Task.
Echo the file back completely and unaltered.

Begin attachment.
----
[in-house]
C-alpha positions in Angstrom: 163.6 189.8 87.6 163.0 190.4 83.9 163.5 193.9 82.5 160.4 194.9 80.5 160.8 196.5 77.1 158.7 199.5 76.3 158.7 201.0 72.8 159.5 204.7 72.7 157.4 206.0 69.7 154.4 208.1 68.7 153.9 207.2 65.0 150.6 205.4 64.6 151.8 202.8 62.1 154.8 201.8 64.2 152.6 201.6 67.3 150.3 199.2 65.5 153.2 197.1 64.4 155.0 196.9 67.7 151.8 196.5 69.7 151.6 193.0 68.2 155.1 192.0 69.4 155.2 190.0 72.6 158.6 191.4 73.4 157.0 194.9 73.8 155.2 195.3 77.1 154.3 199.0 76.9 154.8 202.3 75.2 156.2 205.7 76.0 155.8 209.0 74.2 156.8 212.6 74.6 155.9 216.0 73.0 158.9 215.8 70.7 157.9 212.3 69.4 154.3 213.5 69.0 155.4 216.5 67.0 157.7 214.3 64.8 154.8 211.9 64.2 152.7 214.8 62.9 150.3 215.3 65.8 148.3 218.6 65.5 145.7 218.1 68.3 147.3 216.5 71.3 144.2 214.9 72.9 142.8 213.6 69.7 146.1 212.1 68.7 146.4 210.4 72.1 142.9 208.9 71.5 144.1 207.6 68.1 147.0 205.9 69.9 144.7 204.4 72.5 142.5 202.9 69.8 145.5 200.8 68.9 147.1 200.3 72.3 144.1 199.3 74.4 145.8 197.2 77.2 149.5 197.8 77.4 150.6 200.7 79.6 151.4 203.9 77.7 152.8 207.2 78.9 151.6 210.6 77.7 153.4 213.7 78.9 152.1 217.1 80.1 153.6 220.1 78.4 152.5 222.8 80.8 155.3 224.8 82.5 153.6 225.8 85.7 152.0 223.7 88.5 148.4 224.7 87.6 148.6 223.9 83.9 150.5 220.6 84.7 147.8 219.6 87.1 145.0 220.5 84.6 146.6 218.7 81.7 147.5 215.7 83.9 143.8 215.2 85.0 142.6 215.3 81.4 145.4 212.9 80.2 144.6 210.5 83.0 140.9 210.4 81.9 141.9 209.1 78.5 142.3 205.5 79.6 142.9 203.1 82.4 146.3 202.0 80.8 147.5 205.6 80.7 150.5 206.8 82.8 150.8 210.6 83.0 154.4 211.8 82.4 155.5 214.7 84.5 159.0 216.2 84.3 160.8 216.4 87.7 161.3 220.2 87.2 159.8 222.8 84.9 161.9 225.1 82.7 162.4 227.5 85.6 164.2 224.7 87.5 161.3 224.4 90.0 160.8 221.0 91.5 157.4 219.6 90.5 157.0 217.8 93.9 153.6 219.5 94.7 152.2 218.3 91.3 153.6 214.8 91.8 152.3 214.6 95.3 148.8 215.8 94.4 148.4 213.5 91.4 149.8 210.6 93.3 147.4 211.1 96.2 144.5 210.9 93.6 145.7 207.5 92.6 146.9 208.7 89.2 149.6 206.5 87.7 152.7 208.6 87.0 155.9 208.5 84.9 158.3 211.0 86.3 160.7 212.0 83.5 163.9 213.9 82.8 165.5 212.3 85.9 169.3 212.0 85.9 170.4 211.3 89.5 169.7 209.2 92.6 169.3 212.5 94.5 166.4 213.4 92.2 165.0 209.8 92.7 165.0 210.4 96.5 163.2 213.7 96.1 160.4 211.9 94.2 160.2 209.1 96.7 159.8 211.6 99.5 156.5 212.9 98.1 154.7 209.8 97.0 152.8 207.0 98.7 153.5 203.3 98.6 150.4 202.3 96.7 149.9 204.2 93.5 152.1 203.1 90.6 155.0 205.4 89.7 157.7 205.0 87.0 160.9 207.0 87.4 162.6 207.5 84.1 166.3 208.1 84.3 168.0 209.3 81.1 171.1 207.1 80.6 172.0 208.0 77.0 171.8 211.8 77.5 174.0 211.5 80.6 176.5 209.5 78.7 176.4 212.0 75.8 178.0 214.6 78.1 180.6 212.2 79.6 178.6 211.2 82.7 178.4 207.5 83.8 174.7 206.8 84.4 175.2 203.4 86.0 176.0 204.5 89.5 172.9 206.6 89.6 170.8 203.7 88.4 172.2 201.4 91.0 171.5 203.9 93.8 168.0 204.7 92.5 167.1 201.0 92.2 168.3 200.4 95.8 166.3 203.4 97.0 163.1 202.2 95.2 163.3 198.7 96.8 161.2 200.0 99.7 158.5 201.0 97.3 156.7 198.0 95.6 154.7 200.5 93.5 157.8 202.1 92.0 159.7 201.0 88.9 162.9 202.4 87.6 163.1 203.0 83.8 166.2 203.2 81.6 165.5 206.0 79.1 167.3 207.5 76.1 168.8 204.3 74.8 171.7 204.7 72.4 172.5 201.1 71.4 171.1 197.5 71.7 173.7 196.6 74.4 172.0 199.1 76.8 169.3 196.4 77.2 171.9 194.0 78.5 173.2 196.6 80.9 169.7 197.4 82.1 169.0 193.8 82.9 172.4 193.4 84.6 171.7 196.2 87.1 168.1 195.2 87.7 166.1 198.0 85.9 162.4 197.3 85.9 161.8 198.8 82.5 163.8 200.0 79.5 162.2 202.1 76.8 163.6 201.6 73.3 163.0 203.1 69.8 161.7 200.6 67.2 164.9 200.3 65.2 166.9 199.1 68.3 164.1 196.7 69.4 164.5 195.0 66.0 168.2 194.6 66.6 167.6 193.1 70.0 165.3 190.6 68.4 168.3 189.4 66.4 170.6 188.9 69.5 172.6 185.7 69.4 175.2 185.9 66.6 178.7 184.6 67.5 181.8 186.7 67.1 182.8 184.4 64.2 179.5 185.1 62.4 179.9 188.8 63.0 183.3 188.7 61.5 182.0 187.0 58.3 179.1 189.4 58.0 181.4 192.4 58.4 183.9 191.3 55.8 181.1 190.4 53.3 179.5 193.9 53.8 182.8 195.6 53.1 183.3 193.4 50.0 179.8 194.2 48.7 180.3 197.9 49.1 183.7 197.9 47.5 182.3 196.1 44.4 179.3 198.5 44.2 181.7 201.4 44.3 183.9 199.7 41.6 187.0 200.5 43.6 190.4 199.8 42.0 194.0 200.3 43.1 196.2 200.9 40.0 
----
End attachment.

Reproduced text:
[in-house]
C-alpha positions in Angstrom: 163.6 189.8 87.6 163.0 190.4 83.9 163.5 193.9 82.5 160.4 194.9 80.5 160.8 196.5 77.1 158.7 199.5 76.3 158.7 201.0 72.8 159.5 204.7 72.7 157.4 206.0 69.7 154.4 208.1 68.7 153.9 207.2 65.0 150.6 205.4 64.6 151.8 202.8 62.1 154.8 201.8 64.2 152.6 201.6 67.3 150.3 199.2 65.5 153.2 197.1 64.4 155.0 196.9 67.7 151.8 196.5 69.7 151.6 193.0 68.2 155.1 192.0 69.4 155.2 190.0 72.6 158.6 191.4 73.4 157.0 194.9 73.8 155.2 195.3 77.1 154.3 199.0 76.9 154.8 202.3 75.2 156.2 205.7 76.0 155.8 209.0 74.2 156.8 212.6 74.6 155.9 216.0 73.0 158.9 215.8 70.7 157.9 212.3 69.4 154.3 213.5 69.0 155.4 216.5 67.0 157.7 214.3 64.8 154.8 211.9 64.2 152.7 214.8 62.9 150.3 215.3 65.8 148.3 218.6 65.5 145.7 218.1 68.3 147.3 216.5 71.3 144.2 214.9 72.9 142.8 213.6 69.7 146.1 212.1 68.7 146.4 210.4 72.1 142.9 208.9 71.5 144.1 207.6 68.1 147.0 205.9 69.9 144.7 204.4 72.5 142.5 202.9 69.8 145.5 200.8 68.9 147.1 200.3 72.3 144.1 199.3 74.4 145.8 197.2 77.2 149.5 197.8 77.4 150.6 200.7 79.6 151.4 203.9 77.7 152.8 207.2 78.9 151.6 210.6 77.7 153.4 213.7 78.9 152.1 217.1 80.1 153.6 220.1 78.4 152.5 222.8 80.8 155.3 224.8 82.5 153.6 225.8 85.7 152.0 223.7 88.5 148.4 224.7 87.6 148.6 223.9 83.9 150.5 220.6 84.7 147.8 219.6 87.1 145.0 220.5 84.6 146.6 218.7 81.7 147.5 215.7 83.9 143.8 215.2 85.0 142.6 215.3 81.4 145.4 212.9 80.2 144.6 210.5 83.0 140.9 210.4 81.9 141.9 209.1 78.5 142.3 205.5 79.6 142.9 203.1 82.4 146.3 202.0 80.8 147.5 205.6 80.7 150.5 206.8 82.8 150.8 210.6 83.0 154.4 211.8 82.4 155.5 214.7 84.5 159.0 216.2 84.3 160.8 216.4 87.7 161.3 220.2 87.2 159.8 222.8 84.9 161.9 225.1 82.7 162.4 227.5 85.6 164.2 224.7 87.5 161.3 224.4 90.0 160.8 221.0 91.5 157.4 219.6 90.5 157.0 217.8 93.9 153.6 219.5 94.7 152.2 218.3 91.3 153.6 214.8 91.8 152.3 214.6 95.3 148.8 215.8 94.4 148.4 213.5 91.4 149.8 210.6 93.3 147.4 211.1 96.2 144.5 210.9 93.6 145.7 207.5 92.6 146.9 208.7 89.2 149.6 206.5 87.7 152.7 208.6 87.0 155.9 208.5 84.9 158.3 211.0 86.3 160.7 212.0 83.5 163.9 213.9 82.8 165.5 212.3 85.9 169.3 212.0 85.9 170.4 211.3 89.5 169.7 209.2 92.6 169.3 212.5 94.5 166.4 213.4 92.2 165.0 209.8 92.7 165.0 210.4 96.5 163.2 213.7 96.1 160.4 211.9 94.2 160.2 209.1 96.7 159.8 211.6 99.5 156.5 212.9 98.1 154.7 209.8 97.0 152.8 207.0 98.7 153.5 203.3 98.6 150.4 202.3 96.7 149.9 204.2 93.5 152.1 203.1 90.6 155.0 205.4 89.7 157.7 205.0 87.0 160.9 207.0 87.4 162.6 207.5 84.1 166.3 208.1 84.3 168.0 209.3 81.1 171.1 207.1 80.6 172.0 208.0 77.0 171.8 211.8 77.5 174.0 211.5 80.6 176.5 209.5 78.7 176.4 212.0 75.8 178.0 214.6 78.1 180.6 212.2 79.6 178.6 211.2 82.7 178.4 207.5 83.8 174.7 206.8 84.4 175.2 203.4 86.0 176.0 204.5 89.5 172.9 206.6 89.6 170.8 203.7 88.4 172.2 201.4 91.0 171.5 203.9 93.8 168.0 204.7 92.5 167.1 201.0 92.2 168.3 200.4 95.8 166.3 203.4 97.0 163.1 202.2 95.2 163.3 198.7 96.8 161.2 200.0 99.7 158.5 201.0 97.3 156.7 198.0 95.6 154.7 200.5 93.5 157.8 202.1 92.0 159.7 201.0 88.9 162.9 202.4 87.6 163.1 203.0 83.8 166.2 203.2 81.6 165.5 206.0 79.1 167.3 207.5 76.1 168.8 204.3 74.8 171.7 204.7 72.4 172.5 201.1 71.4 171.1 197.5 71.7 173.7 196.6 74.4 172.0 199.1 76.8 169.3 196.4 77.2 171.9 194.0 78.5 173.2 196.6 80.9 169.7 197.4 82.1 169.0 193.8 82.9 172.4 193.4 84.6 171.7 196.2 87.1 168.1 195.2 87.7 166.1 198.0 85.9 162.4 197.3 85.9 161.8 198.8 82.5 163.8 200.0 79.5 162.2 202.1 76.8 163.6 201.6 73.3 163.0 203.1 69.8 161.7 200.6 67.2 164.9 200.3 65.2 166.9 199.1 68.3 164.1 196.7 69.4 164.5 195.0 66.0 168.2 194.6 66.6 167.6 193.1 70.0 165.3 190.6 68.4 168.3 189.4 66.4 170.6 188.9 69.5 172.6 185.7 69.4 175.2 185.9 66.6 178.7 184.6 67.5 181.8 186.7 67.1 182.8 184.4 64.2 179.5 185.1 62.4 179.9 188.8 63.0 183.3 188.7 61.5 182.0 187.0 58.3 179.1 189.4 58.0 181.4 192.4 58.4 183.9 191.3 55.8 181.1 190.4 53.3 179.5 193.9 53.8 182.8 195.6 53.1 183.3 193.4 50.0 179.8 194.2 48.7 180.3 197.9 49.1 183.7 197.9 47.5 182.3 196.1 44.4 179.3 198.5 44.2 181.7 201.4 44.3 183.9 199.7 41.6 187.0 200.5 43.6 190.4 199.8 42.0 194.0 200.3 43.1 196.2 200.9 40.0 